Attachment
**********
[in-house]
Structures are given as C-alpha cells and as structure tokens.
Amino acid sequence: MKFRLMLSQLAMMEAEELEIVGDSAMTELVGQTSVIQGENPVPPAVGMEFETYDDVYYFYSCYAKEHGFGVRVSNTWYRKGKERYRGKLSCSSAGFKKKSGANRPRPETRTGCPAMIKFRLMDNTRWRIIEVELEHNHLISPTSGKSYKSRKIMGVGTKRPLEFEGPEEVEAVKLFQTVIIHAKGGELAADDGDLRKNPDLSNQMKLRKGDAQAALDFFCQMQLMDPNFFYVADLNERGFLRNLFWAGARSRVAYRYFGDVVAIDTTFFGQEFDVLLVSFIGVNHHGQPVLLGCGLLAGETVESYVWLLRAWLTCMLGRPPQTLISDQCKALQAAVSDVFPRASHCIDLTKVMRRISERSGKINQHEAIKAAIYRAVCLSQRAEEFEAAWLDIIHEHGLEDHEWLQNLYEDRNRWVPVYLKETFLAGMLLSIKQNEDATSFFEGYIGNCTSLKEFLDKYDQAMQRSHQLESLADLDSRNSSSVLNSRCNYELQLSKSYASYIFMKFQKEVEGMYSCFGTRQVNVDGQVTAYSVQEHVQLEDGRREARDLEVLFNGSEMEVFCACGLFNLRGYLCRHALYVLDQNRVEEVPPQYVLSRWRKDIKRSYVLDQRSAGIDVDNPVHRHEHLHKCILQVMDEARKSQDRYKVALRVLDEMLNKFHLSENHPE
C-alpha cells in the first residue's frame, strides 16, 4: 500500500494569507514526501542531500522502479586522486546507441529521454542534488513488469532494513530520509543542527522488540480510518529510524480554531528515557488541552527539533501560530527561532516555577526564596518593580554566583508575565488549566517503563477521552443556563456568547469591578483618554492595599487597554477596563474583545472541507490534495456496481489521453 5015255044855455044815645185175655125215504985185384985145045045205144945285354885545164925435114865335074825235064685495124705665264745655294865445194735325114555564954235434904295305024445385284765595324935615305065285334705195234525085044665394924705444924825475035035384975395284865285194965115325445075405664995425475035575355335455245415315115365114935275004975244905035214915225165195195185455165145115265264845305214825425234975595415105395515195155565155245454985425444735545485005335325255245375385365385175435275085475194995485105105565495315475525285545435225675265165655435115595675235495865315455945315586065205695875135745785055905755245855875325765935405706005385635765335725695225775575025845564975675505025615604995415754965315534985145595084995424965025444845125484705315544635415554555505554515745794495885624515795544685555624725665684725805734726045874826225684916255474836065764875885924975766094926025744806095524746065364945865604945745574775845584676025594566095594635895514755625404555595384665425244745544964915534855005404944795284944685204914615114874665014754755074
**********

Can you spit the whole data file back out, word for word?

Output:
[in-house]
Structures are given as C-alpha cells and as structure tokens.
Amino acid sequence: MKFRLMLSQLAMMEAEELEIVGDSAMTELVGQTSVIQGENPVPPAVGMEFETYDDVYYFYSCYAKEHGFGVRVSNTWYRKGKERYRGKLSCSSAGFKKKSGANRPRPETRTGCPAMIKFRLMDNTRWRIIEVELEHNHLISPTSGKSYKSRKIMGVGTKRPLEFEGPEEVEAVKLFQTVIIHAKGGELAADDGDLRKNPDLSNQMKLRKGDAQAALDFFCQMQLMDPNFFYVADLNERGFLRNLFWAGARSRVAYRYFGDVVAIDTTFFGQEFDVLLVSFIGVNHHGQPVLLGCGLLAGETVESYVWLLRAWLTCMLGRPPQTLISDQCKALQAAVSDVFPRASHCIDLTKVMRRISERSGKINQHEAIKAAIYRAVCLSQRAEEFEAAWLDIIHEHGLEDHEWLQNLYEDRNRWVPVYLKETFLAGMLLSIKQNEDATSFFEGYIGNCTSLKEFLDKYDQAMQRSHQLESLADLDSRNSSSVLNSRCNYELQLSKSYASYIFMKFQKEVEGMYSCFGTRQVNVDGQVTAYSVQEHVQLEDGRREARDLEVLFNGSEMEVFCACGLFNLRGYLCRHALYVLDQNRVEEVPPQYVLSRWRKDIKRSYVLDQRSAGIDVDNPVHRHEHLHKCILQVMDEARKSQDRYKVALRVLDEMLNKFHLSENHPE
C-alpha cells in the first residue's frame, strides 16, 4: 500500500494569507514526501542531500522502479586522486546507441529521454542534488513488469532494513530520509543542527522488540480510518529510524480554531528515557488541552527539533501560530527561532516555577526564596518593580554566583508575565488549566517503563477521552443556563456568547469591578483618554492595599487597554477596563474583545472541507490534495456496481489521453 5015255044855455044815645185175655125215504985185384985145045045205144945285354885545164925435114865335074825235064685495124705665264745655294865445194735325114555564954235434904295305024445385284765595324935615305065285334705195234525085044665394924705444924825475035035384975395284865285194965115325445075405664995425475035575355335455245415315115365114935275004975244905035214915225165195195185455165145115265264845305214825425234975595415105395515195155565155245454985425444735545485005335325255245375385365385175435275085475194995485105105565495315475525285545435225675265165655435115595675235495865315455945315586065205695875135745785055905755245855875325765935405706005385635765335725695225775575025845564975675505025615604995415754965315534985145595084995424965025444845125484705315544635415554555505554515745794495885624515795544685555624725665684725805734726045874826225684916255474836065764875885924975766094926025744806095524746065364945865604945745574775845584676025594566095594635895514755625404555595384665425244745544964915534855005404944795284944685204914615114874665014754755074